Nepra halves April’s fuel adjustment relief for consumers

Published June 3, 2021
Central Power Purchasing Agency, on behalf of the distribution companies, said the consumers had been charged a reference fuel tariff of Rs6.61 per unit in April 2020 while the actual fuel cost turned out to be Rs5.75 per unit and hence, Rs8.5bn should be refunded to consumers at the rate of 86 paisa per unit. — Reuters/File
Central Power Purchasing Agency, on behalf of the distribution companies, said the consumers had been charged a reference fuel tariff of Rs6.61 per unit in April 2020 while the actual fuel cost turned out to be Rs5.75 per unit and hence, Rs8.5bn should be refunded to consumers at the rate of 86 paisa per unit. — Reuters/File

ISLAMABAD: In a rare move, the National Electric Power Regulatory Authority (Nepra) on Wednesday said it would allow only 43 paisa per unit reduction in electricity rates — about half of 86 paisa suggested by the power companies — under monthly fuel cost adjustment (FCA) for consumption in April.

At a public hearing on monthly FCA, Nepra Chairman Tauseef H. Farooqui said the regulator had disallowed about Rs17bn worth of certain costs including utilisation of expensive plants or violation of economic merit order for almost a year but verification of record on month-to-month basis justified some claims by the power companies.

Therefore, it was allowing adjustment of the previously deducted costs for August, September and October of 2020 to power companies. As such, it was returning Rs4.473bn deducted from power companies for these months or 44 paisa per unit adjustment in tariff. He said the data and evidence verification process would continue and the regulator would stand ready to return remaining Rs13bn xor so.

It was explained that Central Power Purchasing Agency (CPPA) on behalf of the distribution companies (Discos) said the consumers had been charged a reference fuel tariff of Rs6.61 per unit in April 2020 while the actual fuel cost turned out to be Rs5.75 per unit and hence Rs8.5bn should be refunded to consumers at the rate of 86 paisa per unit.

Nepra, however, decided to refund only Rs4.4bn to consumers at a rate of about 43 paisa per unit after adjustment of previous deductions. However, only about Rs2.2bn would practically be refunded to the consumers for the fact that this reduction is not allowed to consumers using less than 300 units and agriculture consumers on the premise that they enjoyed subsidised rates.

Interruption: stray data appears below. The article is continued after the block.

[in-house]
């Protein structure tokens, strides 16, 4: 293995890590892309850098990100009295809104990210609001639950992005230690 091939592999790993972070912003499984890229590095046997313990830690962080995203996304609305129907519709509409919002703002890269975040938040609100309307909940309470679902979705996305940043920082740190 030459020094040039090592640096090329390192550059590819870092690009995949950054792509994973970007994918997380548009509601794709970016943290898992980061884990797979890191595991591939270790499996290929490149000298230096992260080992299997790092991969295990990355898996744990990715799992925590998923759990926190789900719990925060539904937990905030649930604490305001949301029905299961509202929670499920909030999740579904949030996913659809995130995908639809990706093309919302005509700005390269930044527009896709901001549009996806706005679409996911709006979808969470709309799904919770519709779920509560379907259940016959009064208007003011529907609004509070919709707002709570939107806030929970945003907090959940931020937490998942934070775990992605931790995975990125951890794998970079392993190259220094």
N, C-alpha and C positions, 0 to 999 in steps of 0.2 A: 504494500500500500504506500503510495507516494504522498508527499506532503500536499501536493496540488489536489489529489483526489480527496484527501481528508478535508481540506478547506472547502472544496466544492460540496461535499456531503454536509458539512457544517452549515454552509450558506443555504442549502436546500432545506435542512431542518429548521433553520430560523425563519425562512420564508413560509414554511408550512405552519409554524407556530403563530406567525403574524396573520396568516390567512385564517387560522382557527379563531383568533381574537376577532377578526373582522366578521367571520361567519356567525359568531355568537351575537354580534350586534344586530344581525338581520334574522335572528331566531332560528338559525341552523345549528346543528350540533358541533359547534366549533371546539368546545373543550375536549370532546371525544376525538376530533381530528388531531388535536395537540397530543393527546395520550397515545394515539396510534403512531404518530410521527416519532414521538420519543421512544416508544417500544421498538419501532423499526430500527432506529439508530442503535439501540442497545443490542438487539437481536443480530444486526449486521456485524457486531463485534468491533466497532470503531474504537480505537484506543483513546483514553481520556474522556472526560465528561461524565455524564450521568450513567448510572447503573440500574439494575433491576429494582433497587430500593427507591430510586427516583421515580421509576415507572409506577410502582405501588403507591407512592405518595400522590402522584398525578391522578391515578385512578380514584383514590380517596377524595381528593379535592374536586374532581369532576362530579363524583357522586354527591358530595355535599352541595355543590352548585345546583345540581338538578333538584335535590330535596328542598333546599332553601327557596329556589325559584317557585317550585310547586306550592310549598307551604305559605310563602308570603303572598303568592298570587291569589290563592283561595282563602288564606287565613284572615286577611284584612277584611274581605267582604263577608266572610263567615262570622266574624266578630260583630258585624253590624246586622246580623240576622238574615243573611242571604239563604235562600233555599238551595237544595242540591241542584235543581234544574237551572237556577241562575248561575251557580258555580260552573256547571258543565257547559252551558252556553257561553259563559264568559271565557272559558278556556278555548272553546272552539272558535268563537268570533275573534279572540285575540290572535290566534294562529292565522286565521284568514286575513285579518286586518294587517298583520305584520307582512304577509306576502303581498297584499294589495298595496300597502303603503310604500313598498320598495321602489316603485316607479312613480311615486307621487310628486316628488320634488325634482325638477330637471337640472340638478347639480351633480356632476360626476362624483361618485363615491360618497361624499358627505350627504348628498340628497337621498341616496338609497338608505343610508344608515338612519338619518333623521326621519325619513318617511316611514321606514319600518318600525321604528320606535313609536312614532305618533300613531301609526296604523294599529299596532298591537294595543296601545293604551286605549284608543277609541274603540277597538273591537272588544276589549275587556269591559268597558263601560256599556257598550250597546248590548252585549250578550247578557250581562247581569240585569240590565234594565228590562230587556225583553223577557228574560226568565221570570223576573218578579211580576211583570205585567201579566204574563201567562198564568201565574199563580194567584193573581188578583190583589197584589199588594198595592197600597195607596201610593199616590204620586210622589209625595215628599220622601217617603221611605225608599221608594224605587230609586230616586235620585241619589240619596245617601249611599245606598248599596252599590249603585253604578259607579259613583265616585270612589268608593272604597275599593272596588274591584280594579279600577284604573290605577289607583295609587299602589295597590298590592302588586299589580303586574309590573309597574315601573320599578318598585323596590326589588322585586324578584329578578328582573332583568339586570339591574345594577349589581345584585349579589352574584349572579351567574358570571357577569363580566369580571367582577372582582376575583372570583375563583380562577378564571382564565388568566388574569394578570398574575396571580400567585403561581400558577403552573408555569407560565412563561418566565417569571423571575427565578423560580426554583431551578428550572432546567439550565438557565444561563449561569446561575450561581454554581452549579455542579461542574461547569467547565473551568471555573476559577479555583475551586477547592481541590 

The lower fuel cost, on approval by the regulator, would be adjusted in consumer bills in the upcoming billing month of June. These rates would not be applicable to K-Electric consumers.

Total energy generation from all sources in April was recorded at 10,481 gigawatt hour (GWh) at a total cost of Rs58.4bn at an average rate of Rs5.57 per unit. Of this, about 10,194 GWh were delivered to the Discos at Rs58.8bn, at an average rate of Rs5.77 per unit.

The data showed that hydropower generation contributed 24.6pc of overall energy mix in April compared to 19.4pc in March and 28pc in February. As a result, the share of coal generation dropped 23pc in April from 30.5pc in March against 26pc in February.

On the other hand, the generation from furnace oil-based plants dropped to 1.41pc in April when compared to 2.62pc in April and 1pc in February. There was absolutely no power intake from power plants based on high-speed diesel. The share of RLNG-based power generation to national grid increased to 24.54pc in April compared to 21pc in March and 17.5pc in February. The generation from local gas also increased to 12.2pc in April against 11.52pc and 12.45pc in February.

On the other hand, the share of nuclear power remained generally unchanged at 10.2pc. The share of wind power and baggase stood at 1.88pc and 0.68pc respectively. There was no fuel cost on hydroelectricity while coal-based fuel cost stood at Rs8 per unit. Nuclear energy fuel cost stood at slightly over Rs1.1 per unit while power produced from local gas stood at Rs7.46 per unit. The cost of RLNG-based plants was worked out at Rs9.9 per unit.

The electricity imported from Iran had a cost of Rs9.4 per unit and its total share in power supply was just 0.43pc. The most expensive generation came at Rs12 per unit from furnace oil-based plants.

Under the tariff mechanism, changes in fuel cost are passed on to consumers only on monthly basis through automatic mechanism while quarterly tariff adjustments on account of variation in power purchase price, capacity charges, variable operation and maintenance costs, use of system charges and including impact of transmission and distribution losses are built in the base tariff by the federal government.

Published in Dawn, June 3rd, 2021

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